AUSTIN, Texas — On Sunday, a military plane carrying tens of thousands of pounds of baby formula from overseas landed in Indiana in a move approved by President Joe Biden.
The shipment included Nestlé Health Science Alfamino Infant and Alfamino Junior as well as Gerber Good Start Extensive HA, all of which are hypoallergenic formulas for children with cow's milk protein allergies.
This was the first batch of imported baby formula under “Operation Fly Formula” in an effort to help with the nationwide baby formula shortage.
"I've directed my team to do everything possible to ensure that there's enough safe baby formula and that it's quickly reaching families that need it the most," said President Biden.
KVUE spoke to Steve Abrams, a professor of pediatrics at Dell Medical School at the University of Texas. Abrams said we should see some improvement with the shortage in the next week or two. However, it will take some time to go back to normal levels.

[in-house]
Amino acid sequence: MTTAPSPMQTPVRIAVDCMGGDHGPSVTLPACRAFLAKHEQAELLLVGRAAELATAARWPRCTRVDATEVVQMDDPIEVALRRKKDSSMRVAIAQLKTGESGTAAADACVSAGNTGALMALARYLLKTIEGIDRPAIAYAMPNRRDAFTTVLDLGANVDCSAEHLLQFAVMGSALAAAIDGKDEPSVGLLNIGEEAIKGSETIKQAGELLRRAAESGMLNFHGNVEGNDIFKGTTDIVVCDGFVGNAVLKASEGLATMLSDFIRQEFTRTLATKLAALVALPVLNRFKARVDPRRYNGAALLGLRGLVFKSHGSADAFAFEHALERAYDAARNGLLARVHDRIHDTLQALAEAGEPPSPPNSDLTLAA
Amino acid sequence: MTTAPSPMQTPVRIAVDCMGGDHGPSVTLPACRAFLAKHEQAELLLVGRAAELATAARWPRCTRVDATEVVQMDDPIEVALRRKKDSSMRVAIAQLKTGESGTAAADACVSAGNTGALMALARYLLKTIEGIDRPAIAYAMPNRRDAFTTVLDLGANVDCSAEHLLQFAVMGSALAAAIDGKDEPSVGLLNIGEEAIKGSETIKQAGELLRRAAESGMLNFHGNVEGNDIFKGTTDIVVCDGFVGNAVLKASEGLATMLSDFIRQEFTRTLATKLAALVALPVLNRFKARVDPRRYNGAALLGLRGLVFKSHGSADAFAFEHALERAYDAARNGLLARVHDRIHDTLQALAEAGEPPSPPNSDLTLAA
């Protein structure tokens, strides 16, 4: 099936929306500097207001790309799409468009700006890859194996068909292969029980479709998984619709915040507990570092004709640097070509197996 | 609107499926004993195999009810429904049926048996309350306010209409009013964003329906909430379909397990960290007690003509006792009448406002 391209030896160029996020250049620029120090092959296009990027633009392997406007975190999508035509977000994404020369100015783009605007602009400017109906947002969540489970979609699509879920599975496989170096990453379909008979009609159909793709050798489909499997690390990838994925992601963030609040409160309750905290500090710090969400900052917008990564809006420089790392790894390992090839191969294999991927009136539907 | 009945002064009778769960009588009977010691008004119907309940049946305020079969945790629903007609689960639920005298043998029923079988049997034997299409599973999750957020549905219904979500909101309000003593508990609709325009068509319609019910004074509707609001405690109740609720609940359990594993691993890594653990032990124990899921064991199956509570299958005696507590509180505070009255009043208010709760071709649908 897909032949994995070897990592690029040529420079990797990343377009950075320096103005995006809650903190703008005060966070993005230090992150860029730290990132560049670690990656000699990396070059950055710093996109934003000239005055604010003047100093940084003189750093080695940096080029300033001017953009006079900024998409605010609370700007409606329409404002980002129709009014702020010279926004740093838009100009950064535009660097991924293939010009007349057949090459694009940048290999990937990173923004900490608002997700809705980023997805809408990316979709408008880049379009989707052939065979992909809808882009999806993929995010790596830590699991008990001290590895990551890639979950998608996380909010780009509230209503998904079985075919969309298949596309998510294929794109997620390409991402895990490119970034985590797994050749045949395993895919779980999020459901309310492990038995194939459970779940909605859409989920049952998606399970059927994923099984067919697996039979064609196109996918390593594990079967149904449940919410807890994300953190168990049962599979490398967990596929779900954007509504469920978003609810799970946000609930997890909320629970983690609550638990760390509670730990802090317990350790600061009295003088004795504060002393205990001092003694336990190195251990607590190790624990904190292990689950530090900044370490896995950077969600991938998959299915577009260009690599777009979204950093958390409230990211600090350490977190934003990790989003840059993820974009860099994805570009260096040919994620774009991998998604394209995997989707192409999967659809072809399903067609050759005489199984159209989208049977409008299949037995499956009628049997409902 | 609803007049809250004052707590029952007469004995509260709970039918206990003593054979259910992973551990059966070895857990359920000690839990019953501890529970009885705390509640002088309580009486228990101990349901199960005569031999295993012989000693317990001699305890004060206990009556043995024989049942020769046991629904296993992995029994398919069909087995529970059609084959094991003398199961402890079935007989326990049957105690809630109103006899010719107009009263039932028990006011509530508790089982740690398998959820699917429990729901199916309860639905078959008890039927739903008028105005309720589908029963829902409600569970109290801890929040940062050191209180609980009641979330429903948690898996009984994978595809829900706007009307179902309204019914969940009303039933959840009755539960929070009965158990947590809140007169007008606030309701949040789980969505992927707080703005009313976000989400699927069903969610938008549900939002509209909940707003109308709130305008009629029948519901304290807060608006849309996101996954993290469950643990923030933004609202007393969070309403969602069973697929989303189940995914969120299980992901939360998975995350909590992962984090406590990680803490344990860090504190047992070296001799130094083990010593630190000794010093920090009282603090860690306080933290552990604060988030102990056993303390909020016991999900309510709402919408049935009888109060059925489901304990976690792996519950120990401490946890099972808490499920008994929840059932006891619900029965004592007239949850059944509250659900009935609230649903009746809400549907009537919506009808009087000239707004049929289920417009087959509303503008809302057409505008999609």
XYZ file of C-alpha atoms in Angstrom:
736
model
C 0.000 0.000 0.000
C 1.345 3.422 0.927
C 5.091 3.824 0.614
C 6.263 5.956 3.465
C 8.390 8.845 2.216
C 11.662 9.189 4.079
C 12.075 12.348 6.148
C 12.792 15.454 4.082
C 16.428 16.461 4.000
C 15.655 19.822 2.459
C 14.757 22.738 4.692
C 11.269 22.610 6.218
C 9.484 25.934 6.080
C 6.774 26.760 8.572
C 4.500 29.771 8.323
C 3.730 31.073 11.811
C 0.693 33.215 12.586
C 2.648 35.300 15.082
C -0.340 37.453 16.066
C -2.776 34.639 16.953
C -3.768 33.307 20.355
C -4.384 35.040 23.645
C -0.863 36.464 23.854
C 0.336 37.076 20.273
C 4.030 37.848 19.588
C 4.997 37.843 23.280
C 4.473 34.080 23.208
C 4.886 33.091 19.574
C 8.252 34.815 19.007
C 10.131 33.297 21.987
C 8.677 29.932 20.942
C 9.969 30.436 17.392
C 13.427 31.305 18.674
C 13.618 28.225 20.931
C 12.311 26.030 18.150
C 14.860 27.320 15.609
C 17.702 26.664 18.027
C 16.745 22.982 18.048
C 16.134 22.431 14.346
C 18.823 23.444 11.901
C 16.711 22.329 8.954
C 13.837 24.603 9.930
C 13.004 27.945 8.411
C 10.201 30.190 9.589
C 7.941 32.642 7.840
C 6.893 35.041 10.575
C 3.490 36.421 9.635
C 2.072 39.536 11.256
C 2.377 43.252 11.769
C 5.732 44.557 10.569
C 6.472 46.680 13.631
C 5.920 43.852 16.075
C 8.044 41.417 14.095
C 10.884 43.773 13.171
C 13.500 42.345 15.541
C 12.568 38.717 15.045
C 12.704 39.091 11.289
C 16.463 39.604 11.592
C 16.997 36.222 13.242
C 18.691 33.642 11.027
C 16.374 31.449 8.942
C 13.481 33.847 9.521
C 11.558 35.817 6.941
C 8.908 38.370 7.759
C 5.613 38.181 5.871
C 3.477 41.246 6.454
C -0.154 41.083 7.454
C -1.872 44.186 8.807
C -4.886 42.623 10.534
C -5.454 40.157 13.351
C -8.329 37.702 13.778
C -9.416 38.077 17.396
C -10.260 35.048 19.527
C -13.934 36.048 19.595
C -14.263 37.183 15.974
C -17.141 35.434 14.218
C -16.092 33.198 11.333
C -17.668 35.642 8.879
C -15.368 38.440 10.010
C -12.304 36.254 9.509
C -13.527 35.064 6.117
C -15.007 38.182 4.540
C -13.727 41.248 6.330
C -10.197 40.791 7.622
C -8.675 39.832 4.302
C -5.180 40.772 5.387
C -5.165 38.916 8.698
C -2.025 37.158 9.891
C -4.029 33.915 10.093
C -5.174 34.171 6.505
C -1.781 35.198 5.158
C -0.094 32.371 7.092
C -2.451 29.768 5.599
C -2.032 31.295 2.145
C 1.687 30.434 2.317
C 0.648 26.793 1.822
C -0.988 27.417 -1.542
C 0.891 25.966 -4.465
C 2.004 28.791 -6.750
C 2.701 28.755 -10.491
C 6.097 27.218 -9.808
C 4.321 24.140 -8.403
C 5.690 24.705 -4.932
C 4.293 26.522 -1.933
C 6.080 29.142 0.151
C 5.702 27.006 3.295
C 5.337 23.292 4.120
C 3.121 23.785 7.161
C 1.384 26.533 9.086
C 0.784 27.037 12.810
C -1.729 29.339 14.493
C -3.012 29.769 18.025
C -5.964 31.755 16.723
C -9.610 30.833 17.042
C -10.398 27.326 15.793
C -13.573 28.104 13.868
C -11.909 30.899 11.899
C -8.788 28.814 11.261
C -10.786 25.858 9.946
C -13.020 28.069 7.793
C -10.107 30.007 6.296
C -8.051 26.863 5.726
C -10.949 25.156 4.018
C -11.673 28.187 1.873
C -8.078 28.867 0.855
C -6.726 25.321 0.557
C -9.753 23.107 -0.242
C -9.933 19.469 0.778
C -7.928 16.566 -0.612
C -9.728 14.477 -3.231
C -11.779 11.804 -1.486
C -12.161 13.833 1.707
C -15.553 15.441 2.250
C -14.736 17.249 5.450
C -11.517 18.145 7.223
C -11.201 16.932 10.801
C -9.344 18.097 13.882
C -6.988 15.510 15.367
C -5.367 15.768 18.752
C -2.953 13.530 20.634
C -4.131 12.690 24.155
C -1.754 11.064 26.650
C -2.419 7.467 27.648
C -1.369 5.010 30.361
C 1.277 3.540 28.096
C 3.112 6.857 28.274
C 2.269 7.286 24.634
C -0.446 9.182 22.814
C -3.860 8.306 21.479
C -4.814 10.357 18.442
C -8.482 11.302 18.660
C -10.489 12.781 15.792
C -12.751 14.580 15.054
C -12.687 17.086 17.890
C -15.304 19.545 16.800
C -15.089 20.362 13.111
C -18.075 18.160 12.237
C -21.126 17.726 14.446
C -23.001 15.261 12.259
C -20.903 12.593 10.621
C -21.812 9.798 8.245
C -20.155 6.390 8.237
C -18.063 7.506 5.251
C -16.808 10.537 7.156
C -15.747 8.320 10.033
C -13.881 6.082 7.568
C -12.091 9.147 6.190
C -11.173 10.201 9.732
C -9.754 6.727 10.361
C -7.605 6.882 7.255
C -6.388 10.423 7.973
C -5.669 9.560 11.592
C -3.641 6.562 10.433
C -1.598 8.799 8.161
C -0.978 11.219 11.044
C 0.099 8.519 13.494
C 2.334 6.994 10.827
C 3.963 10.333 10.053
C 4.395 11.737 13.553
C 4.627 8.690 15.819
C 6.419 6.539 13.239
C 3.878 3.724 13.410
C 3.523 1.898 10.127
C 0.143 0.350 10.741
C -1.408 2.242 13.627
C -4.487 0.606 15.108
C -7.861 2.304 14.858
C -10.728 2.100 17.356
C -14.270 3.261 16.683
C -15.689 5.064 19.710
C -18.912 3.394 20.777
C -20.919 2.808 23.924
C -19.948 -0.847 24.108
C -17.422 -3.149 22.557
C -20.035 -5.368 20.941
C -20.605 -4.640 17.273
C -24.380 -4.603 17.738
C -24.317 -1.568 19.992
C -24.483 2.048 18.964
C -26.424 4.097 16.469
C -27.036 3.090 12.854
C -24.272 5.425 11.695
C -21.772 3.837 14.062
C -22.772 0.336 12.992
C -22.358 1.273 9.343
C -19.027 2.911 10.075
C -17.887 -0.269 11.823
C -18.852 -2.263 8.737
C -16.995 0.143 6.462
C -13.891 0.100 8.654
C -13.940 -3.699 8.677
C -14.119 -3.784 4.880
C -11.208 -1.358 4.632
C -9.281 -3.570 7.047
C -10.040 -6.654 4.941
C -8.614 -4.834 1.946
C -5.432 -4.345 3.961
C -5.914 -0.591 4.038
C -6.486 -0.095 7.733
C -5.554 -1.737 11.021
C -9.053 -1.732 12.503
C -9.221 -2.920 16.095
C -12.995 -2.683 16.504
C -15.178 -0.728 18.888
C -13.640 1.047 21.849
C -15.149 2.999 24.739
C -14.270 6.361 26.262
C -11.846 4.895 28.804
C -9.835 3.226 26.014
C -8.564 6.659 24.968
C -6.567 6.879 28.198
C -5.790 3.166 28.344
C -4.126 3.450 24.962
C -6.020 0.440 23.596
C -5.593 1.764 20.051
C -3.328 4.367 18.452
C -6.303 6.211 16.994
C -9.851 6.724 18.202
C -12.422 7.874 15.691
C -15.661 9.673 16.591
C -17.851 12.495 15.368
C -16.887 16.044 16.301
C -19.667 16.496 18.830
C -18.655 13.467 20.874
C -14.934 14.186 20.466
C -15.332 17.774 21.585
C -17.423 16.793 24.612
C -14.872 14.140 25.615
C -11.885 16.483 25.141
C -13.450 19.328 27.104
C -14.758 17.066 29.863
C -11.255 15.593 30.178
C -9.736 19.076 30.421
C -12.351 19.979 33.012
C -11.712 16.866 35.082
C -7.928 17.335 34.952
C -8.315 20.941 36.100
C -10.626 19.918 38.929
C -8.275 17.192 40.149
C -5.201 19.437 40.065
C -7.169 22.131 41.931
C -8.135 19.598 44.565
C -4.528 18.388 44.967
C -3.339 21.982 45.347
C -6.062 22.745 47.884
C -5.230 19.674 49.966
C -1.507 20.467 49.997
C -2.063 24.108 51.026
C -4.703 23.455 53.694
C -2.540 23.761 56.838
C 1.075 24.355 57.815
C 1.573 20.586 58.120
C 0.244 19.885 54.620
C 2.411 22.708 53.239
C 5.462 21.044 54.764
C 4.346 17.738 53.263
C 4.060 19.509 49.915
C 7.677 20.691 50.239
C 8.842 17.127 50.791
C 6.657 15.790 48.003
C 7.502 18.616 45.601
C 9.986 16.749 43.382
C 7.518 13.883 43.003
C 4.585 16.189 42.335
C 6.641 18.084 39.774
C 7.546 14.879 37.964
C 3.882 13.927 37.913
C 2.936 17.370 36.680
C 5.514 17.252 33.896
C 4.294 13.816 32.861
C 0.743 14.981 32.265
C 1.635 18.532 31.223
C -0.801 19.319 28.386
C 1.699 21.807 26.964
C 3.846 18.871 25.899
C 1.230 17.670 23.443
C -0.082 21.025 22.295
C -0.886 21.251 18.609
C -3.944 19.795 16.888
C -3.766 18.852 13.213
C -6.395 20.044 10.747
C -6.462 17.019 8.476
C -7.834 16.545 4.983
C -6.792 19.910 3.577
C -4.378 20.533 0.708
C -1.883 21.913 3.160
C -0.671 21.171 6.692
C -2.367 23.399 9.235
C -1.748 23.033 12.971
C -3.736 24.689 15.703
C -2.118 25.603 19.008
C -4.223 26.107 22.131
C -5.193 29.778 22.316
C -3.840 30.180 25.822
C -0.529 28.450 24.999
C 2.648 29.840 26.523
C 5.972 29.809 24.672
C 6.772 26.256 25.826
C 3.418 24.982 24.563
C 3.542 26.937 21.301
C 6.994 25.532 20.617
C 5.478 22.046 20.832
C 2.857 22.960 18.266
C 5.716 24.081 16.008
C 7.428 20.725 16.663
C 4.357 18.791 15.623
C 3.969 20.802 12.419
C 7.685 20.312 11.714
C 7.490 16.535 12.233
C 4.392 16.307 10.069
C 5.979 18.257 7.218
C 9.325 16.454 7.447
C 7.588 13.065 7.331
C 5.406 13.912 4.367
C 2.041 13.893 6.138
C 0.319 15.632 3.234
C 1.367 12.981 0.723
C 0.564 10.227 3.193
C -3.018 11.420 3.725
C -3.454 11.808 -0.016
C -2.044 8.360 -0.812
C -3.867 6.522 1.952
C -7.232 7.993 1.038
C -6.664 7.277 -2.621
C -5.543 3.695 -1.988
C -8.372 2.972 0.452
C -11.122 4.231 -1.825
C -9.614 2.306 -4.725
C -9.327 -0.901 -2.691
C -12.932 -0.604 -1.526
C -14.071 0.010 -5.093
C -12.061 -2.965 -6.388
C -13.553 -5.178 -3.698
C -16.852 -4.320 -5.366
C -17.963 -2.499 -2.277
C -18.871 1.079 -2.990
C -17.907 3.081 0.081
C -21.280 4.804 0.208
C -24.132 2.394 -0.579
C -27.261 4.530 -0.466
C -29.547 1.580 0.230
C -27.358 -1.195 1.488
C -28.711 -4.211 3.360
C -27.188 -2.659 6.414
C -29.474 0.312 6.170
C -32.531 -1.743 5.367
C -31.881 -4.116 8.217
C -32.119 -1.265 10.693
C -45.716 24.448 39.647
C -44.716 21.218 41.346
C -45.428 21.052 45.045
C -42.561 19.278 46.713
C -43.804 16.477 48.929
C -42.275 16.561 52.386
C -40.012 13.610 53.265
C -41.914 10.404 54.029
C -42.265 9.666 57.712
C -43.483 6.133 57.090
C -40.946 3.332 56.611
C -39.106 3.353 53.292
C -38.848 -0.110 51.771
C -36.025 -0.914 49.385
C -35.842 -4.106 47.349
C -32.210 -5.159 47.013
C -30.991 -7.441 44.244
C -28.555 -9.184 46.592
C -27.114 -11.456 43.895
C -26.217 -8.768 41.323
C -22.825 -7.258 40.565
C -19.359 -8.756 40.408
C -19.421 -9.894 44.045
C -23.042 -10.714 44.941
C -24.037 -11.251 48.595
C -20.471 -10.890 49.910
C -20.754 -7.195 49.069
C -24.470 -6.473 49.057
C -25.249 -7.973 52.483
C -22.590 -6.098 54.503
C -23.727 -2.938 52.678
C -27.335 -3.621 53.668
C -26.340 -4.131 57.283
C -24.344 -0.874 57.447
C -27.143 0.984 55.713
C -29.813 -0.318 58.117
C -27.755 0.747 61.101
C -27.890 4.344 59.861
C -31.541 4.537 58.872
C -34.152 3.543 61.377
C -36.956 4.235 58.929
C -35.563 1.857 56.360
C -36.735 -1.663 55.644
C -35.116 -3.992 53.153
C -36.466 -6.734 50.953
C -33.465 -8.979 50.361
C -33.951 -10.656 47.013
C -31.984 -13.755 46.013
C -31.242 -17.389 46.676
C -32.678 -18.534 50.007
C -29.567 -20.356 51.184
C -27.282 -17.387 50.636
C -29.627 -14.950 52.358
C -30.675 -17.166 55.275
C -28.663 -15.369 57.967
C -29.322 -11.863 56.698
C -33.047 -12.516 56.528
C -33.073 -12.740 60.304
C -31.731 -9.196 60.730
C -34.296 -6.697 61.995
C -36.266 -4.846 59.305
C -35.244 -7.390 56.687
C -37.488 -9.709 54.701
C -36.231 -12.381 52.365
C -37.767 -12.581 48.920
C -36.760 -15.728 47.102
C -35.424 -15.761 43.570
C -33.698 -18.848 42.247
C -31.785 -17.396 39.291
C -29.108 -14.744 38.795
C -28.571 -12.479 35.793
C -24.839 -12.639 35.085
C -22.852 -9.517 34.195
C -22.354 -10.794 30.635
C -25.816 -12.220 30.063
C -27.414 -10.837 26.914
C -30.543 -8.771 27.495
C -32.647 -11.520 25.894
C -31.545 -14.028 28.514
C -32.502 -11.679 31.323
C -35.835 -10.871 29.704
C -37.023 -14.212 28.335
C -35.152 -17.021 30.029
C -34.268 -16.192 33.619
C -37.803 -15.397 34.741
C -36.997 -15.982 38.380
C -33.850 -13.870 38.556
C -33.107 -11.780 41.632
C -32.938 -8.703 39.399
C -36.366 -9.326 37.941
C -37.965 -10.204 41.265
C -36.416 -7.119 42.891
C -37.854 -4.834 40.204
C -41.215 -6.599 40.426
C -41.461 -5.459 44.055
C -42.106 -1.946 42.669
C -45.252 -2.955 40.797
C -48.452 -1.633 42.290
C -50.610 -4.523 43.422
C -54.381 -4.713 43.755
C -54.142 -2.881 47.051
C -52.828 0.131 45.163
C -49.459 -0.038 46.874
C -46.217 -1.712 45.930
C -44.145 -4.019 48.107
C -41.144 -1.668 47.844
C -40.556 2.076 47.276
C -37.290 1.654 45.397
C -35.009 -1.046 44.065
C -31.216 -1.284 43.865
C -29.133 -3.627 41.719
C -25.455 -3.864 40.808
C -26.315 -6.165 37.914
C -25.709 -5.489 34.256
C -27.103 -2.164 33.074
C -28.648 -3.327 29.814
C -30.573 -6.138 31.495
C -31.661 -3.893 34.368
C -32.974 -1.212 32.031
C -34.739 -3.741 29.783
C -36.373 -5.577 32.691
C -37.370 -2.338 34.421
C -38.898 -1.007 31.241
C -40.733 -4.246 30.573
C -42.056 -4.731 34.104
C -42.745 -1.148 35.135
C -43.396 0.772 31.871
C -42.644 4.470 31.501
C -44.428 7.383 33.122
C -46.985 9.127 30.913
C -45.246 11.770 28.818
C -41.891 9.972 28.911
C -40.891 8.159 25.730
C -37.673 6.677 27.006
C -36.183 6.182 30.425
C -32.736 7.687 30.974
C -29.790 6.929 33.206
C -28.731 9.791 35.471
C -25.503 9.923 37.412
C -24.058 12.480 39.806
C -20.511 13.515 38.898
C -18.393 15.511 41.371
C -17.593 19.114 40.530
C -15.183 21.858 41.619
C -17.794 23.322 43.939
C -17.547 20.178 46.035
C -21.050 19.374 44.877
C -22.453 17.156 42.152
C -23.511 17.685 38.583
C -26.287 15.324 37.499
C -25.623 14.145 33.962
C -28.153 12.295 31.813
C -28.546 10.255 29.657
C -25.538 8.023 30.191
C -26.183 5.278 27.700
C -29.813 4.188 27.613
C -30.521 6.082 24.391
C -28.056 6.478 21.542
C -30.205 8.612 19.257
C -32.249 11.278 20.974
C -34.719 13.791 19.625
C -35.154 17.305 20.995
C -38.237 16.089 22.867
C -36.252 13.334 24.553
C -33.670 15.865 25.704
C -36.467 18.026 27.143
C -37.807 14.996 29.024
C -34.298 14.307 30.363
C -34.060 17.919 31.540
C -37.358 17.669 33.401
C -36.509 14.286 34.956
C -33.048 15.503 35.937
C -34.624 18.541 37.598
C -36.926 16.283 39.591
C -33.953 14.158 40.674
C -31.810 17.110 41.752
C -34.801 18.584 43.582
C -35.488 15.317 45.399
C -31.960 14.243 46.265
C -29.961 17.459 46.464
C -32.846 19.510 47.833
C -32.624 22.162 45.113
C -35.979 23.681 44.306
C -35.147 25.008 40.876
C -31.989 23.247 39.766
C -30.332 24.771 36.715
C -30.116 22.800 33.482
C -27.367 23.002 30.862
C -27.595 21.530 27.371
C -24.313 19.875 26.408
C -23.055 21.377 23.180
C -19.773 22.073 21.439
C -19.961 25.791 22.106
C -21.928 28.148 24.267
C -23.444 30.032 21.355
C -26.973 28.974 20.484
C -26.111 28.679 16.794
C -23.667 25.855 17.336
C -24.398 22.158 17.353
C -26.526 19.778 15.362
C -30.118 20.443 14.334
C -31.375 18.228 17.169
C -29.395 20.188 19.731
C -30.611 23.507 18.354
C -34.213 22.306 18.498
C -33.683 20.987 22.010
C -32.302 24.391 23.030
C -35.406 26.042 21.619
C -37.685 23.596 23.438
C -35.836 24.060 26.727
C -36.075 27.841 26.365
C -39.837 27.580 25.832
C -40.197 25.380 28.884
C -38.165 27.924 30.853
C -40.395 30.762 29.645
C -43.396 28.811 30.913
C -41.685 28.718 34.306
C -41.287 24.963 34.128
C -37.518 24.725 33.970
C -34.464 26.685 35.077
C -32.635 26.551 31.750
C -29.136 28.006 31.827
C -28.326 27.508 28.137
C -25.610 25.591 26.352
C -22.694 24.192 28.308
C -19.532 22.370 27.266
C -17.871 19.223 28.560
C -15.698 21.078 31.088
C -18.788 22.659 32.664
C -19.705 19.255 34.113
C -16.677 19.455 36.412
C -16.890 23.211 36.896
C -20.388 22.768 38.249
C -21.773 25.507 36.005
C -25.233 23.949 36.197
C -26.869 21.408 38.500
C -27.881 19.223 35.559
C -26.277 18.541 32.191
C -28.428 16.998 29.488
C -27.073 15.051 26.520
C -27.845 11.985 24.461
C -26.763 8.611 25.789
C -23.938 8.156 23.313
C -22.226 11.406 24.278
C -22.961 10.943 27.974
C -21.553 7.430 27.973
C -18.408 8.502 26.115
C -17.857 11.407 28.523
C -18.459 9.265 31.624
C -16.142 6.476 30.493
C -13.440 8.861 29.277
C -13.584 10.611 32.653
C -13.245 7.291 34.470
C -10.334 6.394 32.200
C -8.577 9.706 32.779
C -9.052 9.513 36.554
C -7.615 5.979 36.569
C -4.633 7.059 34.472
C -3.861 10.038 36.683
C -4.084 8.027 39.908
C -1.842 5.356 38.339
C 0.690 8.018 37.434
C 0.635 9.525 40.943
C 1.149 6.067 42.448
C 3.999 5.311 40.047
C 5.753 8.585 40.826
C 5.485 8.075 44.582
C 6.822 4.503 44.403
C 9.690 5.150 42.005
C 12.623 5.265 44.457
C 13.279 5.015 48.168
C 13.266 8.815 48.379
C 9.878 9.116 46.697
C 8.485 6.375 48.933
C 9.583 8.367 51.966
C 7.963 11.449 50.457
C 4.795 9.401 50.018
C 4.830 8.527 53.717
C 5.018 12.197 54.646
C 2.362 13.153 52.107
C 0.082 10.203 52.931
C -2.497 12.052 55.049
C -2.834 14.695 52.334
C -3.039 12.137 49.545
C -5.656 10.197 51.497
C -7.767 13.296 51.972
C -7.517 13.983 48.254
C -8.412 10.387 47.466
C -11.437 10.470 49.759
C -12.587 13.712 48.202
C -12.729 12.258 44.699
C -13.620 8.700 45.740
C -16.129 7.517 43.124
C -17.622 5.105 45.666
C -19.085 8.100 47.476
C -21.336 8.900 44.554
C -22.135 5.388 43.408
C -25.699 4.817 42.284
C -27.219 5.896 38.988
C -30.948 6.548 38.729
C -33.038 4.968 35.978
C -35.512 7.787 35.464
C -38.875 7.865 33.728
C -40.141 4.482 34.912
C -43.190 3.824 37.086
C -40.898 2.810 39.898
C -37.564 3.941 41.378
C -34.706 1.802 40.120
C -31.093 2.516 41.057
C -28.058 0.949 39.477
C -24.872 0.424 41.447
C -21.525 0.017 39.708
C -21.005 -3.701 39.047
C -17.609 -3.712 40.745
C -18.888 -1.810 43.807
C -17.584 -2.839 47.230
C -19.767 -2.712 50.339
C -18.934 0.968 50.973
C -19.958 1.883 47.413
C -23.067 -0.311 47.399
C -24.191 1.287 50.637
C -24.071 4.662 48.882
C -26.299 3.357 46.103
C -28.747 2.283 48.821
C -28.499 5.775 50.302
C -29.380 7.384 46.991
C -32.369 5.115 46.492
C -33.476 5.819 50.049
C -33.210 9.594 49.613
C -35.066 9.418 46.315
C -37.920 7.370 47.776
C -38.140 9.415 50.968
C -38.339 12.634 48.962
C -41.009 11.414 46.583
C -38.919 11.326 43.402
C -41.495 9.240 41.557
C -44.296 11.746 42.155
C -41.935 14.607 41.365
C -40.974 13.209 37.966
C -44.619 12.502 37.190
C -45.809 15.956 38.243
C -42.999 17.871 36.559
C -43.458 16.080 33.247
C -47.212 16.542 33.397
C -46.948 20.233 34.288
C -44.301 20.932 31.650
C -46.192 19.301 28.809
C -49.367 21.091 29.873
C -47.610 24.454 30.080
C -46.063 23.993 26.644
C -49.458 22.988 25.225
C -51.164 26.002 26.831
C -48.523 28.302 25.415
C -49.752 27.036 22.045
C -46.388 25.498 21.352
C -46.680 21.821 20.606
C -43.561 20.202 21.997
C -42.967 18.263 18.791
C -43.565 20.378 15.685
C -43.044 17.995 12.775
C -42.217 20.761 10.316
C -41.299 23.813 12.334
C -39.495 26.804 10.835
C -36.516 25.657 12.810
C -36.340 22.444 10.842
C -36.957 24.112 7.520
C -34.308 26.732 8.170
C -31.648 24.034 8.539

"I think the ... normal stocks for families to buy whatever they want may be multiple months away," said Abrams. "I don't think we're going to see shelves filled for multiple months because even as the factory that closed down went back online, it's going to be producing specialty formulas first."
Abrams suggested what needs to change so this doesn't happen again.
"The biggest thing is we were way too dependent on not enough distributors of formula," he added. "When one major distributor had a crisis, especially a specialty formula, there was no backup. So we need to fix that. The companies that hold things like the WIC contracts need to be held responsible for having backups."
He also encouraged expanding WIC flexibility so parents have more options for what formula they can buy.
For parents with babies over six months, Abrams said they can temporarily drink cow milk for a few days if they've run out of options.
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